Glacier Change Impacts to Alaska’s Coastal Ecosystems
The Gulf of Alaska is one of the most productive marine ecosystems on Earth, supporting salmon fisheries that alone provide nearly $1 billion per year in economic benefits to Southeast Alaska. The region also has a vibrant and growing tourism industry, valued at $1.2 billion in 2015. Glaciers are central to many of the area’s natural processes and economic activities, but are melting faster than glaciers almost anywhere else, impacting coastal ecosystems.
WHAT: Rates of glacier loss are increasing in Southeast Alaska in response to warming temperatures, with a 26-36% reduction in total glacier volume expected by the end of the century. Scientists and managers collectively synthesized the impacts of glacier change on the region’s coastal ecosystems and determined related research needs. As a follow-up, researchers are taking an “icefield to ocean” approach and integrating datasets from diverse disciplines to quantitatively describe the effects of glacial melting on the Gulf of Alaska’s water cycle – a priority identified by multiple state and federal agencies.
FINDINGS: Melting glaciers are expected to have cascading effects on the economy and ecology of Southeast Alaska, especially its valuable fishing and tourism industries. As glaciers melt, their contents – namely, large quantities of freshwater, sediment, and nutrients – are released into streams and the ocean. Biogeochemical and physical changes to waterways affect land cover, ocean currents, and habitat for fish and wildlife, which in turn have consequences for human activity.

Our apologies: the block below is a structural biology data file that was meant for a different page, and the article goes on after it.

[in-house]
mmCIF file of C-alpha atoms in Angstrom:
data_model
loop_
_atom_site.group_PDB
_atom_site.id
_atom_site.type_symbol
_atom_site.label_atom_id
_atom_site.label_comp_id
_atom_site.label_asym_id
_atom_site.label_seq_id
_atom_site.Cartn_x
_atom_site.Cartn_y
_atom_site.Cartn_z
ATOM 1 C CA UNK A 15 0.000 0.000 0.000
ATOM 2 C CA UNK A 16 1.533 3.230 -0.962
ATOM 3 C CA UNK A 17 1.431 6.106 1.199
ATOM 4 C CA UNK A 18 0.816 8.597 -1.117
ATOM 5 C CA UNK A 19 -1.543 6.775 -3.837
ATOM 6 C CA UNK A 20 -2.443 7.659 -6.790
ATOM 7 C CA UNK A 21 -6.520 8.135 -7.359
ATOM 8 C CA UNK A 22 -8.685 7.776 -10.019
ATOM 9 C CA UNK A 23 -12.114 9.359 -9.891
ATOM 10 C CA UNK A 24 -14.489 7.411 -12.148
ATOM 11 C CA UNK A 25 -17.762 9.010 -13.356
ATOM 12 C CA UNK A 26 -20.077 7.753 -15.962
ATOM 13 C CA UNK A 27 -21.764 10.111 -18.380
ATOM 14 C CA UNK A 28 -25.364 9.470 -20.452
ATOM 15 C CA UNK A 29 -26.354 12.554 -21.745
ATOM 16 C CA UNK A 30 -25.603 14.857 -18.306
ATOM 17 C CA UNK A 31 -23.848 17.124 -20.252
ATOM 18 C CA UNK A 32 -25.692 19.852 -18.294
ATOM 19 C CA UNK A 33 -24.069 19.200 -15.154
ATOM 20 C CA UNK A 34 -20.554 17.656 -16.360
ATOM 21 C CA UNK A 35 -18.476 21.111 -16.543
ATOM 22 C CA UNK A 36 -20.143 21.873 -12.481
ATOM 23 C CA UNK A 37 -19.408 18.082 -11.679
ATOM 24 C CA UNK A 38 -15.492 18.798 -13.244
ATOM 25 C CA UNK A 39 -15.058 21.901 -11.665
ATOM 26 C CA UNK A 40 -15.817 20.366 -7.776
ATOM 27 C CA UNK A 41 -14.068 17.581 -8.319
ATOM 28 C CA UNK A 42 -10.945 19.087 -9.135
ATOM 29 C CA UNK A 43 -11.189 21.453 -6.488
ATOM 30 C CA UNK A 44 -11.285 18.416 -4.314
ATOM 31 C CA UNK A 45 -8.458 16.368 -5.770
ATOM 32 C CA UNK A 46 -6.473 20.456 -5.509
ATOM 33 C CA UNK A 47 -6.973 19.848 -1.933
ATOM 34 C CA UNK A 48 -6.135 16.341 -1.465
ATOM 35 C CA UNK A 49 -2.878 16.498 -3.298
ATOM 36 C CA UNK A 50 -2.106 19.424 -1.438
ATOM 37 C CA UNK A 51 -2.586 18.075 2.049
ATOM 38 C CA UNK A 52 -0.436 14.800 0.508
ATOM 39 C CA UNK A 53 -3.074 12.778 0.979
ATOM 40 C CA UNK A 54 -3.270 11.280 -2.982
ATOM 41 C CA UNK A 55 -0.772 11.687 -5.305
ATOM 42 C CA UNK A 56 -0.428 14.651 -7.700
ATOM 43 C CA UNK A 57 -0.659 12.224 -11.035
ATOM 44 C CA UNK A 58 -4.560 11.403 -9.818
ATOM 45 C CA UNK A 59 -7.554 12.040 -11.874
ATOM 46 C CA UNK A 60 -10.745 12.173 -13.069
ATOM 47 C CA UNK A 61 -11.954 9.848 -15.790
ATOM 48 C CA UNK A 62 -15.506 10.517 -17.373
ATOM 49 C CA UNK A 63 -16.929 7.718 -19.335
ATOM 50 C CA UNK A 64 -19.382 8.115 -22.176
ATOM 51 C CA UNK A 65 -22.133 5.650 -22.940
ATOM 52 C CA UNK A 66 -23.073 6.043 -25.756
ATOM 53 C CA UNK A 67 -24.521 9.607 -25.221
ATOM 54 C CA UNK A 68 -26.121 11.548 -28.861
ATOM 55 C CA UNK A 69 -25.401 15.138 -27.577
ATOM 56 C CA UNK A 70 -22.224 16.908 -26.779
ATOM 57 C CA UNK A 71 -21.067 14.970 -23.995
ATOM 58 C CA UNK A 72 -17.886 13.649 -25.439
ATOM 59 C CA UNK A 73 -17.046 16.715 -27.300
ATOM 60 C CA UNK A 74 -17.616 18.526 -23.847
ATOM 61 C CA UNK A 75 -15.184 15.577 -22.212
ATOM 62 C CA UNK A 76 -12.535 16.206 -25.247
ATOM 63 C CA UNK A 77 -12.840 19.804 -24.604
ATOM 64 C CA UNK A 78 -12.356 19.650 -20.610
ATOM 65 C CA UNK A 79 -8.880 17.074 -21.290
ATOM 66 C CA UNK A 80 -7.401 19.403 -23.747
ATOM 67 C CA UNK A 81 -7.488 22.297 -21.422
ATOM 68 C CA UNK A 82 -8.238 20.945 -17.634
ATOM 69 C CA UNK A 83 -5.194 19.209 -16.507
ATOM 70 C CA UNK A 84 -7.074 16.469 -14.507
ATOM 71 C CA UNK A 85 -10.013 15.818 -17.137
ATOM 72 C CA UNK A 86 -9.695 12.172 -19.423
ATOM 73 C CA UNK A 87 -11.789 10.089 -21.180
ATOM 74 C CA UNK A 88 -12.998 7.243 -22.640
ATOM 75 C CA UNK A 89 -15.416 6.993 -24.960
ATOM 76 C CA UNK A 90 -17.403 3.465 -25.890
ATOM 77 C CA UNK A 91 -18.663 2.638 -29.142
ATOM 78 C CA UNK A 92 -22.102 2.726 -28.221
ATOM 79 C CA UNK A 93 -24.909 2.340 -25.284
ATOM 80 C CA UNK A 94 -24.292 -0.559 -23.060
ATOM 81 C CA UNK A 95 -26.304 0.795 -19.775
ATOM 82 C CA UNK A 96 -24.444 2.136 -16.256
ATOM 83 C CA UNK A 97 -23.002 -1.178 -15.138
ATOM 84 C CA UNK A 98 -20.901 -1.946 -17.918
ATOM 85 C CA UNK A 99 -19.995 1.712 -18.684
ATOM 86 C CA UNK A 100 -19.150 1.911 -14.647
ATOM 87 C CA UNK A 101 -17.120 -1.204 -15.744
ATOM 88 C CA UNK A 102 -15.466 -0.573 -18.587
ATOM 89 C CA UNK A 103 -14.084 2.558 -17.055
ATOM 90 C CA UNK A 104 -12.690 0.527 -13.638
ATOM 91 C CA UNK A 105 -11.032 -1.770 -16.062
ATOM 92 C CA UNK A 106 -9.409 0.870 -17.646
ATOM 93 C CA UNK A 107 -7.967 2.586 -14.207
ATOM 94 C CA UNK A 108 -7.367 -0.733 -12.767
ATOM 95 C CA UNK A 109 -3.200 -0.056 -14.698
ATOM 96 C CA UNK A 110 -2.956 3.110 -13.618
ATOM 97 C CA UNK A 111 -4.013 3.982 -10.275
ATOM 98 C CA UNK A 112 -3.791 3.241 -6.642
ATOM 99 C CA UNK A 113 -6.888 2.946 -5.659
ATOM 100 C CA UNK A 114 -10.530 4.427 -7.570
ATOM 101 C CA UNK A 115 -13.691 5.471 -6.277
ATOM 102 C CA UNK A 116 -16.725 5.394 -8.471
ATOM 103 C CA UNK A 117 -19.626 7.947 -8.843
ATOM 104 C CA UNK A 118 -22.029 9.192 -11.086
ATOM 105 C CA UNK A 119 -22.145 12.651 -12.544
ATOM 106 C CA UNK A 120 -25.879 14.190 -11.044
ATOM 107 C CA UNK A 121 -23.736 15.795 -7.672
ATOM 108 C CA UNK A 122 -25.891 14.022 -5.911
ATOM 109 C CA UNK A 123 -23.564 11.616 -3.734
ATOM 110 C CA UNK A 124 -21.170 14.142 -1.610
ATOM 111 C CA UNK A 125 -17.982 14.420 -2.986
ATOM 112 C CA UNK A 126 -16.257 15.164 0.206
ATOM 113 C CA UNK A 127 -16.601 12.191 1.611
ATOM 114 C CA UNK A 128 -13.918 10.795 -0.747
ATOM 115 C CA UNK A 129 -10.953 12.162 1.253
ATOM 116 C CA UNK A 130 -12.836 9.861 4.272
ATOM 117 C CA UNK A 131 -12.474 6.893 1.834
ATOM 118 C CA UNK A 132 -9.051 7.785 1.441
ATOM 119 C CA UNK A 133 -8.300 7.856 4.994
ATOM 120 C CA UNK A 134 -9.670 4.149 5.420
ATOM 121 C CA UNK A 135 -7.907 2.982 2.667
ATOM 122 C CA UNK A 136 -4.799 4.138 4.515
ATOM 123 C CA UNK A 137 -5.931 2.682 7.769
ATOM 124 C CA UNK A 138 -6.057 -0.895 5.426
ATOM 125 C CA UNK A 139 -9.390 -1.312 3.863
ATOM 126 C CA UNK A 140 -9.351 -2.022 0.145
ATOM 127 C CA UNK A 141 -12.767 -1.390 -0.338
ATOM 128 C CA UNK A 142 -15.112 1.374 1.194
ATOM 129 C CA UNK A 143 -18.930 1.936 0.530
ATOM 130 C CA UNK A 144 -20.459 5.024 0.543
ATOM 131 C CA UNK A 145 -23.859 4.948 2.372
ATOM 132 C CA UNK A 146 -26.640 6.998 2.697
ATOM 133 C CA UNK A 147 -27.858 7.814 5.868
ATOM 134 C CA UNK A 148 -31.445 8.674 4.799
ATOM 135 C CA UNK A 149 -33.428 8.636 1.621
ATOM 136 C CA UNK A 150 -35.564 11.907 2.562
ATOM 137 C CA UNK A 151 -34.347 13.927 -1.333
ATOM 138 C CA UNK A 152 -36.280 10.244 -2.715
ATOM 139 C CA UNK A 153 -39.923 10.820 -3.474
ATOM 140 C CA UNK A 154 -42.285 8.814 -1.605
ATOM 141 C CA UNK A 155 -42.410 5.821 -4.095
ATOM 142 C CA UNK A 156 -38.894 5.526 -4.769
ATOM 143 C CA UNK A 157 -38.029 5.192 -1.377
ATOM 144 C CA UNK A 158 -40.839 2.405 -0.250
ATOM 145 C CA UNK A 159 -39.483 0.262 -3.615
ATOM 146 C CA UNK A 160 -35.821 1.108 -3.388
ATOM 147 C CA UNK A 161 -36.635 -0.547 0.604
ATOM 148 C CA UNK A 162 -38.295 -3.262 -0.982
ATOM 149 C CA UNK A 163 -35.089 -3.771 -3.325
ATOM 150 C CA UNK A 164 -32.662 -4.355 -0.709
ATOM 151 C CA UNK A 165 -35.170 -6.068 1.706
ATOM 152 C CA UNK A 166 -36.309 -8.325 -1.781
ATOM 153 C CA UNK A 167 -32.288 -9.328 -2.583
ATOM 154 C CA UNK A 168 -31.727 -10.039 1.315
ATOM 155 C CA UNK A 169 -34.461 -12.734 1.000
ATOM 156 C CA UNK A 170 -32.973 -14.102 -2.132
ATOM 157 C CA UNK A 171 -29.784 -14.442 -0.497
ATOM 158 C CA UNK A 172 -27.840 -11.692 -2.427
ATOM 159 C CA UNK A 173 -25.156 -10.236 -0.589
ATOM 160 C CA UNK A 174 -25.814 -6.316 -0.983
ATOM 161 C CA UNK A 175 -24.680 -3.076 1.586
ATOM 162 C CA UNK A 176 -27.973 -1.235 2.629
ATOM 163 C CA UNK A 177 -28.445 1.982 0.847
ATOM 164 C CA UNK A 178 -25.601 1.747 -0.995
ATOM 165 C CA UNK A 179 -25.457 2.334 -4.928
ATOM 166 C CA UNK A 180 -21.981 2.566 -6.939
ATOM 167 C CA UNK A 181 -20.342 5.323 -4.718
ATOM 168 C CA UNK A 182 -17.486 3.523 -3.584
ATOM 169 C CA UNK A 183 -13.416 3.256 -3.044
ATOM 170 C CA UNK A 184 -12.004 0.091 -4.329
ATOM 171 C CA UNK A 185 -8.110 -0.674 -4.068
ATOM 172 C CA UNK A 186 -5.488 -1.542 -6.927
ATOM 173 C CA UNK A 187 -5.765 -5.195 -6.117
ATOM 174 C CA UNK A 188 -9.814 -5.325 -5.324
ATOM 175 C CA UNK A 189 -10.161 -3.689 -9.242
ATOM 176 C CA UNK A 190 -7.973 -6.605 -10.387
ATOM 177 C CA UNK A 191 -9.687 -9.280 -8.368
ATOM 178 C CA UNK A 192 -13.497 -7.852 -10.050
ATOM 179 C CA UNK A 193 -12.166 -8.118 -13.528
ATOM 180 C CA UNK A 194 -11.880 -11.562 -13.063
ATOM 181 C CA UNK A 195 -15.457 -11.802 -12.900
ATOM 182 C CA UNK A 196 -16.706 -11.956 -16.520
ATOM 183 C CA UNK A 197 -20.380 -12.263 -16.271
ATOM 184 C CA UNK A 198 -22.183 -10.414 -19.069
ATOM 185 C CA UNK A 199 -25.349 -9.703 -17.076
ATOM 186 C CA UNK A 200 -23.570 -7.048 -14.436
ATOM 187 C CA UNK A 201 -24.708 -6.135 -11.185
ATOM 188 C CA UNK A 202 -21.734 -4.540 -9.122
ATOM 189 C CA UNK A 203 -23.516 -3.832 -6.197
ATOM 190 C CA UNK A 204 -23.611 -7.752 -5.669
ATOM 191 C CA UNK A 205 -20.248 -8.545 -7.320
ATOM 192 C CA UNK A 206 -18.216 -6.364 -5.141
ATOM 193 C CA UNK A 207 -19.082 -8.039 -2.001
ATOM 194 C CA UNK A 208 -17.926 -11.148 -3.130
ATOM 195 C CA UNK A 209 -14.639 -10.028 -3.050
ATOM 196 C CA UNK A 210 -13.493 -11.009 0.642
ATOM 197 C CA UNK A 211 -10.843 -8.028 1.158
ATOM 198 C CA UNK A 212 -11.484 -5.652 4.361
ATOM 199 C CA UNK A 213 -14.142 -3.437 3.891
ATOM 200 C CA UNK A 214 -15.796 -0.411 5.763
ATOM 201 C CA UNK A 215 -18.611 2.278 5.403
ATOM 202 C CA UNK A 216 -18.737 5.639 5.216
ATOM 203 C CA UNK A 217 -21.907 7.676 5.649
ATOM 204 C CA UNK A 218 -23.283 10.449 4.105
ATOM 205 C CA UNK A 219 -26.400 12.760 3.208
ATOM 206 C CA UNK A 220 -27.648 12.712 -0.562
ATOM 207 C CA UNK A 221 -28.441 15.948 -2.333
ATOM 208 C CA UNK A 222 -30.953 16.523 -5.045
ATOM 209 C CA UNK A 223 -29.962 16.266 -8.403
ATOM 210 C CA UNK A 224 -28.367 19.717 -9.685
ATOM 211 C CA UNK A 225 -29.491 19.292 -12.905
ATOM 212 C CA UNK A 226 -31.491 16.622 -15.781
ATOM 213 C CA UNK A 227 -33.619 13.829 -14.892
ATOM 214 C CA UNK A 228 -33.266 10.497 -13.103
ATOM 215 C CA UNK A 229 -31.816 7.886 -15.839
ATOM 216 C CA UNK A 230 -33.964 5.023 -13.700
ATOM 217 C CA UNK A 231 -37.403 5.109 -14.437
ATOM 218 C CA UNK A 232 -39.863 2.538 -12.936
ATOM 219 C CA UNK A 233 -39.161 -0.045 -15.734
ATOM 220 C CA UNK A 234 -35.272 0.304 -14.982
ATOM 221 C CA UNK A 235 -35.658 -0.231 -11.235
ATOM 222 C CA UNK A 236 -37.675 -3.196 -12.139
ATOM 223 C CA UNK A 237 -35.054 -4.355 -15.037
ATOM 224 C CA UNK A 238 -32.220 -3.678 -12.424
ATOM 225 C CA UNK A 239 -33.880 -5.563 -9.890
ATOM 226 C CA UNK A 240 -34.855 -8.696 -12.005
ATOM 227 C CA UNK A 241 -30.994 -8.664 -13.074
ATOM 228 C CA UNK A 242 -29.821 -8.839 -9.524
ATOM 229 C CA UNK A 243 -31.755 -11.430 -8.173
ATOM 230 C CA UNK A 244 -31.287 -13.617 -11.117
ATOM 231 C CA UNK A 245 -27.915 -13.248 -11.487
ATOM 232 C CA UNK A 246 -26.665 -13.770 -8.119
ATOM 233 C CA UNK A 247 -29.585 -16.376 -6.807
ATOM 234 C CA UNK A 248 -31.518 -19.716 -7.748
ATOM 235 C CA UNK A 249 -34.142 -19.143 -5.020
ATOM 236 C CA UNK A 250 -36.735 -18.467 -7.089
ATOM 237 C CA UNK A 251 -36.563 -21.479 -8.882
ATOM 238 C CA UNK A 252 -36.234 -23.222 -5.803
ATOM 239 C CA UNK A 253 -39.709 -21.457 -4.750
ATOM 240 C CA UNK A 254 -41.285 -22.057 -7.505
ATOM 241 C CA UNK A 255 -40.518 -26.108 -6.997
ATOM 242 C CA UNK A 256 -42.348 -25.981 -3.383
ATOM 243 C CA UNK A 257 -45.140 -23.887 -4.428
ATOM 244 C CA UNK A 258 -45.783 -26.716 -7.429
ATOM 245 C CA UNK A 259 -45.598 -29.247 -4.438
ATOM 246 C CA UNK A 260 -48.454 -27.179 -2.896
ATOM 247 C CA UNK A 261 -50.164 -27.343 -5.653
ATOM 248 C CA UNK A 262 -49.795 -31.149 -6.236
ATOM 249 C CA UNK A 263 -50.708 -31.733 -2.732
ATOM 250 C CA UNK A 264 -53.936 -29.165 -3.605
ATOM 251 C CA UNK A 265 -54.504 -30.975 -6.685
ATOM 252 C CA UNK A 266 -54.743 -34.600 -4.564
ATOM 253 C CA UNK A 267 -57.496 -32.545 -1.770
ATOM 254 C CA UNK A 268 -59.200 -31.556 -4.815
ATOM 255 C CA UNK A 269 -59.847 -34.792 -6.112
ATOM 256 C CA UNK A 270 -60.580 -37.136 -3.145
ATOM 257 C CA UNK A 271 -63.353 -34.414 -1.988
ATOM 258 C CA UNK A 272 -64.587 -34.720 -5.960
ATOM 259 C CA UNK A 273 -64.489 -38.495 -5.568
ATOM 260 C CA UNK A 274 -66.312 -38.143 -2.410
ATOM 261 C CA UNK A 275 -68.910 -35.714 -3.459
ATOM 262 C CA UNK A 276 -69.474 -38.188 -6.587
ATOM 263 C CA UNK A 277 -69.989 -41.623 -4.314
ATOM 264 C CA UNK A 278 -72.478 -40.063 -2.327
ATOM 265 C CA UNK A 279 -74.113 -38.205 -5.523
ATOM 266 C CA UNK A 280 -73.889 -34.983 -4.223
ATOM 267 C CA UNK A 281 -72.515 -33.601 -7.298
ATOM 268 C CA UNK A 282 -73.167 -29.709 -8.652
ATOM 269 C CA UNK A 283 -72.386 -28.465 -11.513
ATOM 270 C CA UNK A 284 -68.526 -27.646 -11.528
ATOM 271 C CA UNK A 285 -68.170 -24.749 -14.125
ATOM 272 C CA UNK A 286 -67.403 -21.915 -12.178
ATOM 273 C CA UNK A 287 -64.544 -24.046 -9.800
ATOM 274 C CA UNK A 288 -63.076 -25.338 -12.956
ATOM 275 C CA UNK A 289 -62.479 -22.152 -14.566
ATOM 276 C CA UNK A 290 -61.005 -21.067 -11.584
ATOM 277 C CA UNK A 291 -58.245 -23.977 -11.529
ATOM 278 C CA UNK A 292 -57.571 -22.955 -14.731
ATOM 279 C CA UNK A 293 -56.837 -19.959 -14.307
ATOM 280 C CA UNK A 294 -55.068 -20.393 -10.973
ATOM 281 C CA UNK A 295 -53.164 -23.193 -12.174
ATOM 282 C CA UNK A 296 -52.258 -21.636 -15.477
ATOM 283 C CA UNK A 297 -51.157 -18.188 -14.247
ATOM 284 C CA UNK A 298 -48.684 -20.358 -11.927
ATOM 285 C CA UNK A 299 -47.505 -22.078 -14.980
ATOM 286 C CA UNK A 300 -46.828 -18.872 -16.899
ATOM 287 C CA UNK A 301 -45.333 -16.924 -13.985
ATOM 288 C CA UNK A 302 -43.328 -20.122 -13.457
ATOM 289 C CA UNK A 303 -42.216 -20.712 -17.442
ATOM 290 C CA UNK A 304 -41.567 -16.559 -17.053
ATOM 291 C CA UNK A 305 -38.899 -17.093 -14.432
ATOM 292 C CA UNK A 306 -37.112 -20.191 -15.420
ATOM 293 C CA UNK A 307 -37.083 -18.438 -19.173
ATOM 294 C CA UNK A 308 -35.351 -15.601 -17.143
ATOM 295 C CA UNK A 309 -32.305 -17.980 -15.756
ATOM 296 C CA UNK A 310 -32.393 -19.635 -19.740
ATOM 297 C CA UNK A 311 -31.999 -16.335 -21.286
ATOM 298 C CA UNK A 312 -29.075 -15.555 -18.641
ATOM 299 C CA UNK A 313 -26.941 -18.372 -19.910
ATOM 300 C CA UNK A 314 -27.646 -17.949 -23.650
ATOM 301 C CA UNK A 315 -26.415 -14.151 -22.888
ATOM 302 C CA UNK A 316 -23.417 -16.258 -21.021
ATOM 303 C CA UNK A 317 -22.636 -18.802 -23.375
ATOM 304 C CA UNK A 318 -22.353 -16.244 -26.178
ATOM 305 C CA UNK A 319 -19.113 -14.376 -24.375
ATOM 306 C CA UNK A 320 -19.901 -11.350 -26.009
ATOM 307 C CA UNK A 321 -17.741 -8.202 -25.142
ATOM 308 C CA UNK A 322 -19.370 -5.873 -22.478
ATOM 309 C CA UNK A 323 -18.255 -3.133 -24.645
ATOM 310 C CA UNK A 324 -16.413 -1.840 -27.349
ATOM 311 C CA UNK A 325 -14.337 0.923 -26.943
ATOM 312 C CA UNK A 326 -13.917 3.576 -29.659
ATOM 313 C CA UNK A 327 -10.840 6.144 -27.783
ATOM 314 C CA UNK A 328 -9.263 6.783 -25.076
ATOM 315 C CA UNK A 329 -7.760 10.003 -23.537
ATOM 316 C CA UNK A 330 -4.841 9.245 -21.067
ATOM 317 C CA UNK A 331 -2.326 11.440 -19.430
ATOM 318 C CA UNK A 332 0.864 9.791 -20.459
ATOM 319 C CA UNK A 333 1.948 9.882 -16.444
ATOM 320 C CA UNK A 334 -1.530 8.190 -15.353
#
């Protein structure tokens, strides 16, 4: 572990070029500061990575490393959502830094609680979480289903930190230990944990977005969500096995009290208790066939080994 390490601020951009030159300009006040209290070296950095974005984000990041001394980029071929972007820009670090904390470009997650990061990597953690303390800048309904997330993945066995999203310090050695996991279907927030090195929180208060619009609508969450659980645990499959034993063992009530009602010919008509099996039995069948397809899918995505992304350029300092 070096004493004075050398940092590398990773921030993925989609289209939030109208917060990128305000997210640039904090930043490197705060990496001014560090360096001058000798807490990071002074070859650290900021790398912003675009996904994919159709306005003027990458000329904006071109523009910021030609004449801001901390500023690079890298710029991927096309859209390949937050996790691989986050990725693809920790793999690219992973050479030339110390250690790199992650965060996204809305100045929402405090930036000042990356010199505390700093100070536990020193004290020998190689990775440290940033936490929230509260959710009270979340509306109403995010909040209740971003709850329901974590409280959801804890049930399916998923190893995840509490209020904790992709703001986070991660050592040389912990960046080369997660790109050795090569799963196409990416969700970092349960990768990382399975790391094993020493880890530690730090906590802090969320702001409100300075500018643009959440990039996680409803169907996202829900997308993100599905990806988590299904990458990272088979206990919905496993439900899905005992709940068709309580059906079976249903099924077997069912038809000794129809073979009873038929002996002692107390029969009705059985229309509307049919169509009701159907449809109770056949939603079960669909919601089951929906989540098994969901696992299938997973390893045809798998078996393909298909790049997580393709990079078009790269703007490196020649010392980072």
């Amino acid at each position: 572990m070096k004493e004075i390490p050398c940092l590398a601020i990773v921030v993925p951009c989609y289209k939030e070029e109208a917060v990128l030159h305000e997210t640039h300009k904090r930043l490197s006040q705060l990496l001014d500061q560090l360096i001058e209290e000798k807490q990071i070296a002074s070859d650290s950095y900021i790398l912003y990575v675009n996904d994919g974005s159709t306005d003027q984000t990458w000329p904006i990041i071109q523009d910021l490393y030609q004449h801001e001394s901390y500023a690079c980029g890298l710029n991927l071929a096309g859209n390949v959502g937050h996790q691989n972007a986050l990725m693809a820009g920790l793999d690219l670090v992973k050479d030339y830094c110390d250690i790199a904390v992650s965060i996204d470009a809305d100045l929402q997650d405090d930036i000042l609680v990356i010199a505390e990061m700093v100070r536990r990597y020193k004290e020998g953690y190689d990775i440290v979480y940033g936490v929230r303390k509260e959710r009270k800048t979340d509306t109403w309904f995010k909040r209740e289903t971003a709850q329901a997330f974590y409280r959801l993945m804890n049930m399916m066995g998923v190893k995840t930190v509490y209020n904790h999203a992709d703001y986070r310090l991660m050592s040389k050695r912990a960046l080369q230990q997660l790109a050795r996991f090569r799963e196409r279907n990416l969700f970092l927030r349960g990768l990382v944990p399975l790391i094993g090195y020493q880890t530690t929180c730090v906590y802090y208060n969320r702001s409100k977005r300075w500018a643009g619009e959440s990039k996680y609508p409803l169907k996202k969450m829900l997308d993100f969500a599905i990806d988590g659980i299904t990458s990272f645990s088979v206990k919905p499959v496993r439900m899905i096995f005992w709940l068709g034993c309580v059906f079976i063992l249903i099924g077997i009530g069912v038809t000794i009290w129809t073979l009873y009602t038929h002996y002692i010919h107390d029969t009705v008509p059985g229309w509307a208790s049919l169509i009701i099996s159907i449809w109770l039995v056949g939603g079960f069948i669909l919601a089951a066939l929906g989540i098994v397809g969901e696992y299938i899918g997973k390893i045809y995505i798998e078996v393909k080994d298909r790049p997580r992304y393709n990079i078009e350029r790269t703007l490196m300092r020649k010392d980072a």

SIGNIFICANCE: Results will be incorporated into management products including the North Pacific Landscape Conservation Cooperative’s Conservation Planning Atlas and the Chugach and Tongass National Forest climate vulnerability assessments. Data will inform several high-priority glacier-influenced management issues in the Gulf of Alaska region, ranging across (but not limited to) tourism and viewshed evolution, changes in hydropower potential, vulnerability of shipping infrastructure, stream and lake contamination, and salmon habitat conservation and restoration.
Partners: USGS Alaska Science Center | University of Alaska Southeast | University of Alaska Fairbanks Geophysical Institute | Oregon State University | Alaska Coastal Rainforest Center | U.S. Army Corps of Engineers | Alaska Division of Geological and Geophysical Surveys | Microsoft Research
Stakeholders: North Pacific Landscape Conservation Cooperative | U.S. Forest Service | Bureau of Land Management | National Park Service